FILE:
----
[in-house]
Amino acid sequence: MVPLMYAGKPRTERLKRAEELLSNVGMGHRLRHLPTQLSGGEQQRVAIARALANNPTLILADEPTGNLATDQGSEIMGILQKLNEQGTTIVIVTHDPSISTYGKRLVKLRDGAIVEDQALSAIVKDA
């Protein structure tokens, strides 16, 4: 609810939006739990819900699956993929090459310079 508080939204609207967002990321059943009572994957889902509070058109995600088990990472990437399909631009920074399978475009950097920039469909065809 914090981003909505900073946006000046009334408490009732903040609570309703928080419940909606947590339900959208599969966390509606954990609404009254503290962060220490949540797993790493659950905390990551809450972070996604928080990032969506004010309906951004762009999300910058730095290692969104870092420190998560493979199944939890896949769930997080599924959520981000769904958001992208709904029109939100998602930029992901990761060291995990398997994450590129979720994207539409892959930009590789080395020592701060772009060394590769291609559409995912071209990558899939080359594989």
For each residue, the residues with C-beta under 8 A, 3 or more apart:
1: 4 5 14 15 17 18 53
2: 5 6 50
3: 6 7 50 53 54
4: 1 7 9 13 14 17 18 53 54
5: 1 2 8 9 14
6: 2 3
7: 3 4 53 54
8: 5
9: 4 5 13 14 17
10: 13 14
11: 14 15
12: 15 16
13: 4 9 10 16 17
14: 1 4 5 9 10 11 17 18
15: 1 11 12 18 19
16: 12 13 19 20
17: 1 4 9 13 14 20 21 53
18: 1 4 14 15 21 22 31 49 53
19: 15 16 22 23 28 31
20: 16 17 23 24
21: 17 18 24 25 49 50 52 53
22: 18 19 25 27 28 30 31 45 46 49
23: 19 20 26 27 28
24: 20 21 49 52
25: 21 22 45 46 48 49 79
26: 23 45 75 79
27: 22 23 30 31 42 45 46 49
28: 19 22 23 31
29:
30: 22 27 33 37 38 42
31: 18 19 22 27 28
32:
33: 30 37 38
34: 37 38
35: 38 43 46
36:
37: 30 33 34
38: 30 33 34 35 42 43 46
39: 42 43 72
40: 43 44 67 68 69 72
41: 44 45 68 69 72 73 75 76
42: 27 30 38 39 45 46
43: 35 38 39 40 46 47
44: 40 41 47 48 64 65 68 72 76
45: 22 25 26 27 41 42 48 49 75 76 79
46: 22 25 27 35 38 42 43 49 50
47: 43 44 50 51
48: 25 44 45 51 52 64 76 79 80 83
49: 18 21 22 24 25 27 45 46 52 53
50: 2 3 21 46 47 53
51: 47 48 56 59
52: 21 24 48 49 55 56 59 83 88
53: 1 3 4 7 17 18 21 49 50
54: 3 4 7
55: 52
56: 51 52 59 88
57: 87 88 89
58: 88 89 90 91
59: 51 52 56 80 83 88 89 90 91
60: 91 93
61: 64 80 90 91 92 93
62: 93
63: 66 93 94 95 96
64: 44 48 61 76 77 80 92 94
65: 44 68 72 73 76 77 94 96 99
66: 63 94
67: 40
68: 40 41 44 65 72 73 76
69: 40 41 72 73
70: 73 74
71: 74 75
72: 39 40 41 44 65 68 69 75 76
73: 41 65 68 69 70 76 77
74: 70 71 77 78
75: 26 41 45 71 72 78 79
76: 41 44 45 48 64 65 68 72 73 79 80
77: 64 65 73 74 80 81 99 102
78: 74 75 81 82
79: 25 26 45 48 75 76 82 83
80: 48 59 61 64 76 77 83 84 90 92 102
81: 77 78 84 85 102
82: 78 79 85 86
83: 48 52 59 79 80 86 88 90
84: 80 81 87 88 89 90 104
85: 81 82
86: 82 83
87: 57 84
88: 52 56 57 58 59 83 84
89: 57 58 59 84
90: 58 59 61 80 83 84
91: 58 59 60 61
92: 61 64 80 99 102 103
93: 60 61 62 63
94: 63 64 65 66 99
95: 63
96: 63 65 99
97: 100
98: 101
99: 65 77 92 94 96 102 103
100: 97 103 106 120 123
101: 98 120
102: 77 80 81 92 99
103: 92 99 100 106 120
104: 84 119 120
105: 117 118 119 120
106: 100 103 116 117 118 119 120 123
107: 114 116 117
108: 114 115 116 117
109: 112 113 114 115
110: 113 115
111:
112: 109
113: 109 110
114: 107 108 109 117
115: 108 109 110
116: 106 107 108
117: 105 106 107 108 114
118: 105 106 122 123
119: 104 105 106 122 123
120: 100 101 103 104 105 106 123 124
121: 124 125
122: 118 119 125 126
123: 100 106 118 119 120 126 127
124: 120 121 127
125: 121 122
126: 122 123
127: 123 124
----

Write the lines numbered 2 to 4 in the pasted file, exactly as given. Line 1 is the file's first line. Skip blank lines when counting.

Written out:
Amino acid sequence: MVPLMYAGKPRTERLKRAEELLSNVGMGHRLRHLPTQLSGGEQQRVAIARALANNPTLILADEPTGNLATDQGSEIMGILQKLNEQGTTIVIVTHDPSISTYGKRLVKLRDGAIVEDQALSAIVKDA
């Protein structure tokens, strides 16, 4: 609810939006739990819900699956993929090459310079 508080939204609207967002990321059943009572994957889902509070058109995600088990990472990437399909631009920074399978475009950097920039469909065809 914090981003909505900073946006000046009334408490009732903040609570309703928080419940909606947590339900959208599969966390509606954990609404009254503290962060220490949540797993790493659950905390990551809450972070996604928080990032969506004010309906951004762009999300910058730095290692969104870092420190998560493979199944939890896949769930997080599924959520981000769904958001992208709904029109939100998602930029992901990761060291995990398997994450590129979720994207539409892959930009590789080395020592701060772009060394590769291609559409995912071209990558899939080359594989």
For each residue, the residues with C-beta under 8 A, 3 or more apart: